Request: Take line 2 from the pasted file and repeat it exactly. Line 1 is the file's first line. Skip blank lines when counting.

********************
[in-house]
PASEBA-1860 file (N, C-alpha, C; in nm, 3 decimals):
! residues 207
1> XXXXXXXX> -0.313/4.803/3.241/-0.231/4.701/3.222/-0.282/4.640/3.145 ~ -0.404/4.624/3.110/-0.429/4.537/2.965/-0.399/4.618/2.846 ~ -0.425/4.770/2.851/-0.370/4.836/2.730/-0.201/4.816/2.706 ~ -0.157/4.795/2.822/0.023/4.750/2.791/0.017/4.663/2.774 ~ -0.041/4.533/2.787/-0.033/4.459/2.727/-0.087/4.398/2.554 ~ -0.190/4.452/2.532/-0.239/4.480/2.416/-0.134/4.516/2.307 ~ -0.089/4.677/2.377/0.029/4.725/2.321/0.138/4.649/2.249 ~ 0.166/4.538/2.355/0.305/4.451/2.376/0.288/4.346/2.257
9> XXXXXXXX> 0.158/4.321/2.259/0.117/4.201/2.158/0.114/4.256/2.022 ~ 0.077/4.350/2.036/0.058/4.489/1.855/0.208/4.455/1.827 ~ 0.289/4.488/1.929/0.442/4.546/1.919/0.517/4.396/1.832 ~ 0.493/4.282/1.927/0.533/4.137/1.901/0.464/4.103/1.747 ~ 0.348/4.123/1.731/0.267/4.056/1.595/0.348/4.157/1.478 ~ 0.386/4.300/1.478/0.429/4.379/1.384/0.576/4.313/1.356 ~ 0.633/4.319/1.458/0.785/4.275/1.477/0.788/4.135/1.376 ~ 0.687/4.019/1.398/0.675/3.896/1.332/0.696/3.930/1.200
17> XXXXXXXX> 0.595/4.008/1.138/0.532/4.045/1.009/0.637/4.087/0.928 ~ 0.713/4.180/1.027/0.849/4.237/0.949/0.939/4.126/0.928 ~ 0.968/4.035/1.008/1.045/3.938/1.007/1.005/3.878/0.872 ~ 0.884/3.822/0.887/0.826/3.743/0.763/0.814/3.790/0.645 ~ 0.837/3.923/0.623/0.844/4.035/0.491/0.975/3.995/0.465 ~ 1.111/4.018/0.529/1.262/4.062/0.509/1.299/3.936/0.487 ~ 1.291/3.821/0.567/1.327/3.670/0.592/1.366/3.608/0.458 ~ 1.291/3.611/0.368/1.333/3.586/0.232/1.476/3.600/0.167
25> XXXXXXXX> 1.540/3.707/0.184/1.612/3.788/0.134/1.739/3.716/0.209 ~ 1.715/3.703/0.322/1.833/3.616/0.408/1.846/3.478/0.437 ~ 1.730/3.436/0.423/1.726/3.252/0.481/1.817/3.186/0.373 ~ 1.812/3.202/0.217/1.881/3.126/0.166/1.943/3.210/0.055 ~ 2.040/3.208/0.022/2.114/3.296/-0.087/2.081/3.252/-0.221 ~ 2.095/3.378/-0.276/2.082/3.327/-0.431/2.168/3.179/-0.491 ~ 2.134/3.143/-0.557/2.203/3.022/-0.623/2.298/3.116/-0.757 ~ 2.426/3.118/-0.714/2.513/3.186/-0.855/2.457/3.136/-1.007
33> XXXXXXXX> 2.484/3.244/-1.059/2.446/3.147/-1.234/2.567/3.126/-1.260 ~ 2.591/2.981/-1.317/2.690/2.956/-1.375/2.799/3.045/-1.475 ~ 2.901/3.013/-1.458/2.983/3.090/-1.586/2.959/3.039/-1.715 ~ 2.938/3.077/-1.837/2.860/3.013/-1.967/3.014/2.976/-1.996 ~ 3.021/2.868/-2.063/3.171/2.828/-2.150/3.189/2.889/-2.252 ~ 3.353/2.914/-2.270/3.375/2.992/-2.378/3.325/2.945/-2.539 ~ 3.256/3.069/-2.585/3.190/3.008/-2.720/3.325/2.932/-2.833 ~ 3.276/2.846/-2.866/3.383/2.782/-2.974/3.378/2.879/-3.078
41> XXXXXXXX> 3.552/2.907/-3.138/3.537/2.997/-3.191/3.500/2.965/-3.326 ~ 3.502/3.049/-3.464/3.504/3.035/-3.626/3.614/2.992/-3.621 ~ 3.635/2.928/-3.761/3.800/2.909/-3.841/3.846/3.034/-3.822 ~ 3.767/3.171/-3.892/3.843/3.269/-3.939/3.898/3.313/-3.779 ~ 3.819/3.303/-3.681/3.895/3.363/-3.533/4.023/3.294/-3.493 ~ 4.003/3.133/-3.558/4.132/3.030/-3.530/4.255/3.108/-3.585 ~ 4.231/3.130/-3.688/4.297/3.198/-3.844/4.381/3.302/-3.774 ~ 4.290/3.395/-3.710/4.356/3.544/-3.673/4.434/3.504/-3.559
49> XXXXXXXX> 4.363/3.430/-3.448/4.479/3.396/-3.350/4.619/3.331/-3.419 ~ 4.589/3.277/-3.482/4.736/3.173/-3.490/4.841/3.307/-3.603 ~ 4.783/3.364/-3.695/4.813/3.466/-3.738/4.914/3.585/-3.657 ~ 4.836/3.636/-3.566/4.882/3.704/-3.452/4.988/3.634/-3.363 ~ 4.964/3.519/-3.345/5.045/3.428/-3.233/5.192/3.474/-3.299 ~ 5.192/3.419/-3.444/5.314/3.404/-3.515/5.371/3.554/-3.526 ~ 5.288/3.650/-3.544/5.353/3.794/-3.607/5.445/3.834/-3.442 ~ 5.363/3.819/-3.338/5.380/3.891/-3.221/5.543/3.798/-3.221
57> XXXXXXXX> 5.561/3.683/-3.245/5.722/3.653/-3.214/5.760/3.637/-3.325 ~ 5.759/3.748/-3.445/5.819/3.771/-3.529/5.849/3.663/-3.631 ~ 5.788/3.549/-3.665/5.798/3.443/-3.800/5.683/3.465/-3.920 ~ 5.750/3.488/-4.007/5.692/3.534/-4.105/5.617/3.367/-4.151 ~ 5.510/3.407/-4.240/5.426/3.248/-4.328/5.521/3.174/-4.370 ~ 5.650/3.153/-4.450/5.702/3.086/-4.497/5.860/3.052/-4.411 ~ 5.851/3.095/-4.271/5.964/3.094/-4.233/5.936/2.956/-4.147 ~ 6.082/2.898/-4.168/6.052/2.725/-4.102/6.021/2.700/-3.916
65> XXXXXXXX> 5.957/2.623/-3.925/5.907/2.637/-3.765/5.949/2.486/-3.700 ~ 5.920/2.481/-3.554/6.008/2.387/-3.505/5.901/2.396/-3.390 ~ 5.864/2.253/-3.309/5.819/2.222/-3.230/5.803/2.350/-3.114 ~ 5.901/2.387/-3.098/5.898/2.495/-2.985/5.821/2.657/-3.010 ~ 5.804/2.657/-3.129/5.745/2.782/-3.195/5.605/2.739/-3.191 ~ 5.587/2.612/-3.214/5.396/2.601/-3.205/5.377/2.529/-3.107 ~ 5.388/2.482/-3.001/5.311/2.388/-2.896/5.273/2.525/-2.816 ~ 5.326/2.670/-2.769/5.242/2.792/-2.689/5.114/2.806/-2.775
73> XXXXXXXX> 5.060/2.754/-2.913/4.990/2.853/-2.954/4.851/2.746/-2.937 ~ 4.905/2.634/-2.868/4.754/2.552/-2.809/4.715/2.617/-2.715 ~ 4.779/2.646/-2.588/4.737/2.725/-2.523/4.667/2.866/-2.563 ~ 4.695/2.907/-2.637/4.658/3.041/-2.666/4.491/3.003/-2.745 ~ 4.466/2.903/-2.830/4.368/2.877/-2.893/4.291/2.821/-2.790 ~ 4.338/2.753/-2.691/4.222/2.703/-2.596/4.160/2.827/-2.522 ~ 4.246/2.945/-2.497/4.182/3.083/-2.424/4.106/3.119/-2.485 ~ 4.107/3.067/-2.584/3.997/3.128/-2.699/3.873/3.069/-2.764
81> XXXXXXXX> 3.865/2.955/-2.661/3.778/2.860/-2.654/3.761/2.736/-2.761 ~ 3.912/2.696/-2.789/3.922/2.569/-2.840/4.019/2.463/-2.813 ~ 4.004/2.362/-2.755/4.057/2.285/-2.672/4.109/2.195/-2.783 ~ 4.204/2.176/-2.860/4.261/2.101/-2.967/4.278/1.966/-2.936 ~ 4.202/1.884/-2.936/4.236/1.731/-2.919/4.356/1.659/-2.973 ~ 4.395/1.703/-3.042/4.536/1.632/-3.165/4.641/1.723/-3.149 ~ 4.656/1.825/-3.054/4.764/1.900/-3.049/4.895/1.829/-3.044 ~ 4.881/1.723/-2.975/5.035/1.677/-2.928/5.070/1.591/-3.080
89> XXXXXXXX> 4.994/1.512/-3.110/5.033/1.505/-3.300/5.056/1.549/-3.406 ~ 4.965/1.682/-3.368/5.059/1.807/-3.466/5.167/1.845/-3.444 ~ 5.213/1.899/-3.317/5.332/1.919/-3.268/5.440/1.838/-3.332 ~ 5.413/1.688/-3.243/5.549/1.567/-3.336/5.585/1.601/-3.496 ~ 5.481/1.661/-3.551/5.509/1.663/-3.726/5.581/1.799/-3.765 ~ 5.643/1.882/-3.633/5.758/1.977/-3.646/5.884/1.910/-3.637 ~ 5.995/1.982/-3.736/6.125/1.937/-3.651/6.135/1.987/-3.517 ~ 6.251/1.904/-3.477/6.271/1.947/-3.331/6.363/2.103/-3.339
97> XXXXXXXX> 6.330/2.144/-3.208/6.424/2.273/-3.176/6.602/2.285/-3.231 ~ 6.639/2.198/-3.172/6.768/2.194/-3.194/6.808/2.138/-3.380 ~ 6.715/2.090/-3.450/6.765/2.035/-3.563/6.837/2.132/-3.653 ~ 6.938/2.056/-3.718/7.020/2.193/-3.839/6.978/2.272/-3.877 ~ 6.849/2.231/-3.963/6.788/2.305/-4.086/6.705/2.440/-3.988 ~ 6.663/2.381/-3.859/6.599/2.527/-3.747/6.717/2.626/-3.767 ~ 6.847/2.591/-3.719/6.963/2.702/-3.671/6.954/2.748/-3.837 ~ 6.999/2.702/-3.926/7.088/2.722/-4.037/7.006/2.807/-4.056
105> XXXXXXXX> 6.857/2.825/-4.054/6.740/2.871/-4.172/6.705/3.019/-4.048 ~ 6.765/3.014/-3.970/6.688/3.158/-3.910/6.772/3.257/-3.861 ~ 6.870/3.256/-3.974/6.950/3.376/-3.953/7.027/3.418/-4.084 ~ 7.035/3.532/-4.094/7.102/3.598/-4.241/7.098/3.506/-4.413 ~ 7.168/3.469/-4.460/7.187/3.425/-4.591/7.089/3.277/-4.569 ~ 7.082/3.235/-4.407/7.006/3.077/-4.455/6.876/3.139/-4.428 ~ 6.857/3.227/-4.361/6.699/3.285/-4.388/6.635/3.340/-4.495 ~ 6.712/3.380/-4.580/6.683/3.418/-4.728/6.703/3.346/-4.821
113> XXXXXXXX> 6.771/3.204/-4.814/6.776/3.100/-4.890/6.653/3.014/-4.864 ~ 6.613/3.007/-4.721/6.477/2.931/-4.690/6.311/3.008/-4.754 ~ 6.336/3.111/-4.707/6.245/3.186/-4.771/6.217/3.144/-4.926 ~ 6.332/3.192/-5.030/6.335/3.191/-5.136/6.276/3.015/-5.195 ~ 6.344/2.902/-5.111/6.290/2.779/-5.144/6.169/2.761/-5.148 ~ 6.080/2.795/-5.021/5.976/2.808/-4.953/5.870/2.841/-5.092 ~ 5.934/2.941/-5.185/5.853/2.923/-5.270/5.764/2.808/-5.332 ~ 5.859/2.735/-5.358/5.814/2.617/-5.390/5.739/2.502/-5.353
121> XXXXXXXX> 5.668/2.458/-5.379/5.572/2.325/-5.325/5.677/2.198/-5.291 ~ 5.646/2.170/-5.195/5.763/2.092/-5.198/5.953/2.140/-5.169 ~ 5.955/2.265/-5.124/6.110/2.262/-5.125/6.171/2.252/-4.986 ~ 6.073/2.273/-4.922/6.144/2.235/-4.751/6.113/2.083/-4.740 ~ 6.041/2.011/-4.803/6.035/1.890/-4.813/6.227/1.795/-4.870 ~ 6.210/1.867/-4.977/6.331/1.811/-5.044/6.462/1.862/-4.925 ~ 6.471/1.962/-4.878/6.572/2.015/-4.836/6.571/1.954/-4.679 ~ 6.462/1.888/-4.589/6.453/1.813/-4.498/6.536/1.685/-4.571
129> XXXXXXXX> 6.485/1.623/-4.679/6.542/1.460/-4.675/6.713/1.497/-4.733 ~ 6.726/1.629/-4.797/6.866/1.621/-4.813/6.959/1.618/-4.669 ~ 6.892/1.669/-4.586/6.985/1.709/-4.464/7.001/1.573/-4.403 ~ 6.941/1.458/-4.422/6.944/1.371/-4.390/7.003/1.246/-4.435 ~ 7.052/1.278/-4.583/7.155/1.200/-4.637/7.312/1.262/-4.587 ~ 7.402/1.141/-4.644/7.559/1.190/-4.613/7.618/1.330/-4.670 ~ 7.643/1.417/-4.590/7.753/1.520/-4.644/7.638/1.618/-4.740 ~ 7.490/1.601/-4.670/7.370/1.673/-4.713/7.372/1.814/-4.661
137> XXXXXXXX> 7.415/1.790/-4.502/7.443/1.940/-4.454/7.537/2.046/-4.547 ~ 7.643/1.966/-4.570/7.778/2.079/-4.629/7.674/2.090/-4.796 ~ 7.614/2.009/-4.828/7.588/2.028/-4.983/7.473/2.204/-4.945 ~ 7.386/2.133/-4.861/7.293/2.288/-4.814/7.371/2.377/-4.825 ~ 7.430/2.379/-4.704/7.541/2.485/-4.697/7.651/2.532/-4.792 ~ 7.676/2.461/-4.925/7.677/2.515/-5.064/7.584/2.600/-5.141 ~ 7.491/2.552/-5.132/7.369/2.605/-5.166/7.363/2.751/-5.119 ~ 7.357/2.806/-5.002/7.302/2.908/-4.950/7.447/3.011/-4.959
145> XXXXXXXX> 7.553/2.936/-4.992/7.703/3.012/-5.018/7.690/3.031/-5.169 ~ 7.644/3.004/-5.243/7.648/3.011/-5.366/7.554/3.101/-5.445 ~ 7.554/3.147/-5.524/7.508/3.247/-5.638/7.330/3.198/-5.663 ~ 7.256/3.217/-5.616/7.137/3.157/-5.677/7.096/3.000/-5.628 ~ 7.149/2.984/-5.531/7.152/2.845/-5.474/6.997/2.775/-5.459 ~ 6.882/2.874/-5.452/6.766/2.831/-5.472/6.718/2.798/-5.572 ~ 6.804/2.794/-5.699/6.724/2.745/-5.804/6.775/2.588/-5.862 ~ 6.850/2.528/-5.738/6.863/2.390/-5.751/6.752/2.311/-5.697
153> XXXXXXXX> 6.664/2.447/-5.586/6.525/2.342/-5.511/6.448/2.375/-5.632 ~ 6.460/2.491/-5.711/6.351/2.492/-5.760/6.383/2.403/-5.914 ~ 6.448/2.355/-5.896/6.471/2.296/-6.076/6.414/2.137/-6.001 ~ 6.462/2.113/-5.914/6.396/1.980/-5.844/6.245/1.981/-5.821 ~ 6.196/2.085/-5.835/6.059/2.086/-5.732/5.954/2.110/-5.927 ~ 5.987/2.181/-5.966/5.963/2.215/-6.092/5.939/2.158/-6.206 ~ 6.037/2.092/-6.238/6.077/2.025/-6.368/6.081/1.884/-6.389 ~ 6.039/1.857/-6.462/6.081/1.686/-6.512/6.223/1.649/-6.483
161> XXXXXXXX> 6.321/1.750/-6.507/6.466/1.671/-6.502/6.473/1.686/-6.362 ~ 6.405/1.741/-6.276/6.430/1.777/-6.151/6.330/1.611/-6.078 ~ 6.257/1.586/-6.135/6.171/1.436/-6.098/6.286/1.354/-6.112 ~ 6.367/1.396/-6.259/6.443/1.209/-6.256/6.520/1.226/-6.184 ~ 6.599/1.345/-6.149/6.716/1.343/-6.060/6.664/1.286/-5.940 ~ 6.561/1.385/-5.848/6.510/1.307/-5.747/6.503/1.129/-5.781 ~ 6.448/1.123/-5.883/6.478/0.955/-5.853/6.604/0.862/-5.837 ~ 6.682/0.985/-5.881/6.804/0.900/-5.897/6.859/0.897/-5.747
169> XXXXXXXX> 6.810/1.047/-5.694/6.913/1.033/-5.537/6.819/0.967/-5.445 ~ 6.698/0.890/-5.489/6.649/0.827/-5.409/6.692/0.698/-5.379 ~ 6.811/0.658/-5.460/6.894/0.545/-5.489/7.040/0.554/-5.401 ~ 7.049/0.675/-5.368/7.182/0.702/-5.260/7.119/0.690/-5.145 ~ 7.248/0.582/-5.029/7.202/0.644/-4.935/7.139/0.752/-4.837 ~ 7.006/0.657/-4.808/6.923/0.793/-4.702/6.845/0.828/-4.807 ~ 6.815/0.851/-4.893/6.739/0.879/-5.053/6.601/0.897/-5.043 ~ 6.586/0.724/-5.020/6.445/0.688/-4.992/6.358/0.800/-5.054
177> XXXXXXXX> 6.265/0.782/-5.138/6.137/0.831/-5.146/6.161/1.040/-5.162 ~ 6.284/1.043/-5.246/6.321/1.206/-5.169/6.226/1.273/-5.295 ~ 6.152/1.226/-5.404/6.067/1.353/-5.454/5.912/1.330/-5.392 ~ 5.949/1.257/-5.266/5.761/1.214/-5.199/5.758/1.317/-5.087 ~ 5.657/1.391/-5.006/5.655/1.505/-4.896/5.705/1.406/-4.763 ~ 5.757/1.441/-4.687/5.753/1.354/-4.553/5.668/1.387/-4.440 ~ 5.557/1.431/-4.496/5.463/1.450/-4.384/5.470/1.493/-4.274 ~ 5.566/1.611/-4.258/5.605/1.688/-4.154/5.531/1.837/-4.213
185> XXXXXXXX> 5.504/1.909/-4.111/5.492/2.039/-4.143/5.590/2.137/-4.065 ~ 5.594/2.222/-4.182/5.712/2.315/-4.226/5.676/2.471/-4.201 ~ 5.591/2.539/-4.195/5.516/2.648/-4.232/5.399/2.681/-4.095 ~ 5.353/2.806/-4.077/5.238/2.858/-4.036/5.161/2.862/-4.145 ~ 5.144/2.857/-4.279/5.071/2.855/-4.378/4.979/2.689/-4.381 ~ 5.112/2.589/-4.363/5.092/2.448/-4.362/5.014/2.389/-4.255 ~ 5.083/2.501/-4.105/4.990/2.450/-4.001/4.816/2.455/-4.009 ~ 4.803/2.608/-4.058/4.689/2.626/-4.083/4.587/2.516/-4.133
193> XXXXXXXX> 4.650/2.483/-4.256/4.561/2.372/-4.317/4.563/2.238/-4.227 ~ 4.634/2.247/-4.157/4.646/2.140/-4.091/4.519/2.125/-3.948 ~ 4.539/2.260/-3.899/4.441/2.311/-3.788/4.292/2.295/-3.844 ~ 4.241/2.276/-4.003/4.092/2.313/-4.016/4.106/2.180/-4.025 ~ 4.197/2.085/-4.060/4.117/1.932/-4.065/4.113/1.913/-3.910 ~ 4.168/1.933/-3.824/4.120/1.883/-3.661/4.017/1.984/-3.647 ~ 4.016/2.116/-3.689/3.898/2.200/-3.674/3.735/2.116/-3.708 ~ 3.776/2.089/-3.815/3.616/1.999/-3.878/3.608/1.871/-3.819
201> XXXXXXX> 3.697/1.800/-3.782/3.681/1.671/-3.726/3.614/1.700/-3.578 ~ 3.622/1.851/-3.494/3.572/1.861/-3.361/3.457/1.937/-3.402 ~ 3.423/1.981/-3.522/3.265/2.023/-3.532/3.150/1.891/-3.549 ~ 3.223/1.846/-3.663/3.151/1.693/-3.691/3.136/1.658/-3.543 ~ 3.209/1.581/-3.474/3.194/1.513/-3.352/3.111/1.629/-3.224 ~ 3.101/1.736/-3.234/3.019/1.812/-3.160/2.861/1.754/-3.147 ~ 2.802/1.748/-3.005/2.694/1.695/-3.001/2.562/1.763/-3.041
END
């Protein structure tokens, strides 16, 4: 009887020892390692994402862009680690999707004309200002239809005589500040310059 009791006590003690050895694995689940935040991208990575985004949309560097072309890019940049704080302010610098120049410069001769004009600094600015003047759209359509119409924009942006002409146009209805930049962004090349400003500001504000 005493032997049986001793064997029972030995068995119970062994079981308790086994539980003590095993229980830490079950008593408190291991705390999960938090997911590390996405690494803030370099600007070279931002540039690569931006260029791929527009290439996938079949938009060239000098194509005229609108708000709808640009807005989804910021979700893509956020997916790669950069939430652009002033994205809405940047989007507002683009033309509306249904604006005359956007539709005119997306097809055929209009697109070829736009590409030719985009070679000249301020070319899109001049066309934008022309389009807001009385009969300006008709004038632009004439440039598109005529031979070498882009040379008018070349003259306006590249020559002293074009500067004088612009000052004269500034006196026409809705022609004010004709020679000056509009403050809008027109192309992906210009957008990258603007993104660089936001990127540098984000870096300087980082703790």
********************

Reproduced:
PASEBA-1860 file (N, C-alpha, C; in nm, 3 decimals):